Before the advent of universal serial bus, we still use serial communication, but it was using different interfaces. Commonly it would use a DB-9 interface. This is a nine pin connection. Sometimes you’ll see this referred to as a DE-9 connection. These serial cables commonly transported RS232 signals. And this is a standard of communication that’s been around for a very long time. You can probably still find devices in your infrastructure that use DB-9 connections with RS232 to be able to connect and view consoles on switches, routers, and other devices.

Before USB was invented, this was the serial connection that we used for almost everything on our computers. So if you needed to plug-in a modem or a mouse, then you were probably using DB-9 over the serial connection. These days we see a lot more USB and a lot less DB-9 in our environments. But if you still have an older switch or router around, then you’ll probably need a serial cable with a DB-9 connector at the end so that you’re able to configure that device. If you look at your laptop today, you probably won’t even find a DB-9 connector. Instead you’ll have to get a conversion cable that will use one of your USB interfaces, convert it to a DB-9 physical connection so you can send those serial signals over to a switch router or anything else that might need this type of serial connection.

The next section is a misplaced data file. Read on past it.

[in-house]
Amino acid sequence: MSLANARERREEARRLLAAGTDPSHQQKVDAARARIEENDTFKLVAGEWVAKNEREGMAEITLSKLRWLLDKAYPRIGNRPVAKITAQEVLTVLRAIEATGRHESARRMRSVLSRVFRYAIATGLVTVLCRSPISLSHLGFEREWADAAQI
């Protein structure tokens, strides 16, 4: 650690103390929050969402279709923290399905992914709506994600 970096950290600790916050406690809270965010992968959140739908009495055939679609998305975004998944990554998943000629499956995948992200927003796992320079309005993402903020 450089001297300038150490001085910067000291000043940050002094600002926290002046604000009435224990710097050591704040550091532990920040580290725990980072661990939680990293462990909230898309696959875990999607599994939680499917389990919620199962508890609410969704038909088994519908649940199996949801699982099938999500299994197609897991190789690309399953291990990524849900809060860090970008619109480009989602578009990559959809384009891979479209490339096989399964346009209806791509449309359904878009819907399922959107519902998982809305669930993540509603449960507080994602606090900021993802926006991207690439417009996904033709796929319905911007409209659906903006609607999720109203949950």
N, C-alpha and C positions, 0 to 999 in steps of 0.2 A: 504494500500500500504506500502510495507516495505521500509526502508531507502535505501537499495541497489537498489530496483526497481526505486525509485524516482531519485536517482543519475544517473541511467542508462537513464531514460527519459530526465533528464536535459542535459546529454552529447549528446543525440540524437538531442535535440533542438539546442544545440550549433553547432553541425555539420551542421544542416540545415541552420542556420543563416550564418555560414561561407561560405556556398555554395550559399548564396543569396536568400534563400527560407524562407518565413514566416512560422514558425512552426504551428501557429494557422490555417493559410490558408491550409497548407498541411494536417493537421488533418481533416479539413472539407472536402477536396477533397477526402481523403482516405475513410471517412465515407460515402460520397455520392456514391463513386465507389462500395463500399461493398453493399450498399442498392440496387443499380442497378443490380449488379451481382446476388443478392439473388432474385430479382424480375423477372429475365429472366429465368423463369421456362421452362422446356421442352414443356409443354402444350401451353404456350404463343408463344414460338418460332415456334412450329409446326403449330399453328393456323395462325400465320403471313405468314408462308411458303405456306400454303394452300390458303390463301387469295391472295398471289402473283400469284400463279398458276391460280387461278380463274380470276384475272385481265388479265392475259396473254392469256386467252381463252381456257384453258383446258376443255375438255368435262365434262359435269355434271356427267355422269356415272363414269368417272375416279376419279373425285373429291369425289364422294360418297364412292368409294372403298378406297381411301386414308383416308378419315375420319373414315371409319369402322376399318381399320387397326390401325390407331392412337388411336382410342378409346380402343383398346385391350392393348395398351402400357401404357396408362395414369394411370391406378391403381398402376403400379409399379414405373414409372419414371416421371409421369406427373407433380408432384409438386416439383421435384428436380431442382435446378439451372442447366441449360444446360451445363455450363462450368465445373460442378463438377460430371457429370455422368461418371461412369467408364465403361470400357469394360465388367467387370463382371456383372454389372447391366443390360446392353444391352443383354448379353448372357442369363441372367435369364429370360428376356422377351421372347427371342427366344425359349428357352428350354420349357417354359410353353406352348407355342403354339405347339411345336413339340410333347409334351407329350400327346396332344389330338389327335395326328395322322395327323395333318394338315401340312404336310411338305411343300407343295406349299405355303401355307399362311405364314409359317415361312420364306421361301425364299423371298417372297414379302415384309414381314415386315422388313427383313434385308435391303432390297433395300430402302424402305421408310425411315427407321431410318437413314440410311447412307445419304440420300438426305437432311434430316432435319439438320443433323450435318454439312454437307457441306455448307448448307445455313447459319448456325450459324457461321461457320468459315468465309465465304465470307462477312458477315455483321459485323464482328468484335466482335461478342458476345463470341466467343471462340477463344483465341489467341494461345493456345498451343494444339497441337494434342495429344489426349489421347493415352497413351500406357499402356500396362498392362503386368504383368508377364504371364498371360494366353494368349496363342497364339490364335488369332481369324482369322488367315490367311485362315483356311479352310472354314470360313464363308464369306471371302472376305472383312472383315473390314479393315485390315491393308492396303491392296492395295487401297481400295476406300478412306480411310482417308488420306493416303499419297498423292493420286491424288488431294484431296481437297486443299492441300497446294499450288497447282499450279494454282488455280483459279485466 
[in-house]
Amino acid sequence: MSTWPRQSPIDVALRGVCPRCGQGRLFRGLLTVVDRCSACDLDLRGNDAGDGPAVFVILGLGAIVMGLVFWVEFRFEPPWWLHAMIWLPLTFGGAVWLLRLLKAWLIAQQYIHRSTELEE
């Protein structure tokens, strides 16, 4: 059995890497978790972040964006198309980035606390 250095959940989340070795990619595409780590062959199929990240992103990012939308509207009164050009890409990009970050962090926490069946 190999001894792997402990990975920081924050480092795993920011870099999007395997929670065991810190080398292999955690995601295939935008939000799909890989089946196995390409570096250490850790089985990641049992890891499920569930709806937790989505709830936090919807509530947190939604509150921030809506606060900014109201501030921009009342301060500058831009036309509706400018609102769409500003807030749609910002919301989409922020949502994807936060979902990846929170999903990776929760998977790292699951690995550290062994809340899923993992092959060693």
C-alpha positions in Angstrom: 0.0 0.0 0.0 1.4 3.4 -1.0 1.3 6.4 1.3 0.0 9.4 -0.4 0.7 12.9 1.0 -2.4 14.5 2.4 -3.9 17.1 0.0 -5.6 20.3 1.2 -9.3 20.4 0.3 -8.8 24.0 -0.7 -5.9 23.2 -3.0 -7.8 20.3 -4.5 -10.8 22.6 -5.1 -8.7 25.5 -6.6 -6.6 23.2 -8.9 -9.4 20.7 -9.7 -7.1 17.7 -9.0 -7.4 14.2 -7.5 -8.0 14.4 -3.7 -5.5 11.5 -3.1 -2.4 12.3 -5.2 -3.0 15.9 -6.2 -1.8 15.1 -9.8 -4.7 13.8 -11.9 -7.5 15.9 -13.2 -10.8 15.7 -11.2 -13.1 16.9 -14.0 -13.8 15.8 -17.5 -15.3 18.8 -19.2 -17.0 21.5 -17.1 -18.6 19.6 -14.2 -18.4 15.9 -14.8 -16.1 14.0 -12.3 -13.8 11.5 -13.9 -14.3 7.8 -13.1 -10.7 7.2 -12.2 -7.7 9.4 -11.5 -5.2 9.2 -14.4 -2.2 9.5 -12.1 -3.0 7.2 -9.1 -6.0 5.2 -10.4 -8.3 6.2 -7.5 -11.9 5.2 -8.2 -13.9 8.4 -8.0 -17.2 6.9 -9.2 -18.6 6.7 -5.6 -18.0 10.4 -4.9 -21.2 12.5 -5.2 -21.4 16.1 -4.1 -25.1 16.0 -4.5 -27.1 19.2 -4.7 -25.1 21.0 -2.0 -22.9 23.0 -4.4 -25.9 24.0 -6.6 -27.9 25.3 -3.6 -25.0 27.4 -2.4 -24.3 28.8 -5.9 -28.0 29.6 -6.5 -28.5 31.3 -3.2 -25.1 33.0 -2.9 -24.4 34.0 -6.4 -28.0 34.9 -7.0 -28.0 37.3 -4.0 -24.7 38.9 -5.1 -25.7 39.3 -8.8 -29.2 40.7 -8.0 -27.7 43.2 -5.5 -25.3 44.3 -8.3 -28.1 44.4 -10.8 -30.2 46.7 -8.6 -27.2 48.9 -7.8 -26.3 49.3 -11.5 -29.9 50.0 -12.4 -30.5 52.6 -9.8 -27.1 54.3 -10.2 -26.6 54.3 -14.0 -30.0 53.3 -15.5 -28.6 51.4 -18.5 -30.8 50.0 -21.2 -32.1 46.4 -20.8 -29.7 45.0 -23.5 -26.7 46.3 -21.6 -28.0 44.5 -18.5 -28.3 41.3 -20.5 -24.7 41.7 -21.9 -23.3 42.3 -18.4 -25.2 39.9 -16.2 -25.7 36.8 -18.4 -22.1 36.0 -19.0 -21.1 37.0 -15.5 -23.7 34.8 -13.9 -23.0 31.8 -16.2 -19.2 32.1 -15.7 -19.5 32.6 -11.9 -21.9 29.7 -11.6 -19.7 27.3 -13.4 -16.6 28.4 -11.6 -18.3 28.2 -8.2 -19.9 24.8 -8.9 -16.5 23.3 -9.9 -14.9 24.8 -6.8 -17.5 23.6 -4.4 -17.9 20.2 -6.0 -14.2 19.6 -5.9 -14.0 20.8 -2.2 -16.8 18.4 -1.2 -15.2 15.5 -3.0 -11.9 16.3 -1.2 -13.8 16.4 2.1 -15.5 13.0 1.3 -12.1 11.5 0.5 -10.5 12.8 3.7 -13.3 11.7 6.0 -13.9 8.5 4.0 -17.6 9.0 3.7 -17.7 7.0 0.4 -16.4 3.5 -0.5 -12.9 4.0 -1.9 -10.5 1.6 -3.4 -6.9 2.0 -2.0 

A very popular mobile connection type is NFC. NFC is Near Field Communication and it’s a way to send small amounts of data between devices that are located very close to each other. If you’ve ever gone into a store and used a payment system or you needed to transfer information between two mobile devices, then you’re probably using NFC to facilitate that conversation. You can also use NFC as an access device, or something like an identification card that you could hold up to a sensor and use it to unlock an electronic door.

You can’t have a conversation about mobile device connectivity without including Bluetooth. It is probably one of the most popular wireless communication methods we use with our mobile devices. If you’re using wireless earbuds or a wireless headset or you’re connecting to the audio system of your automobile, then you’re probably using Bluetooth.

You may be used to using a Wi-Fi hotspot at your local coffee shop. But you can also use many mobile phones as a wireless hotspot. You can enable that wireless hotspot functionality on your mobile phone and now anyone around you can connect your mobile phone over 802.11 and your mobile phone will use your wireless provider’s network to be able to gain access to the internet.

Not all phones support this Wi-Fi hotspot connectivity, and your phone provider may require you to pay extra each month just to enable that capability on your phone. Either way, it’s another option that you can use to be able to gain access to the internet from devices that may only have 802.11 access. Either way, it’s a method you can use to enable your 802.11 devices to be able to gain internet access where there may not be a public access point available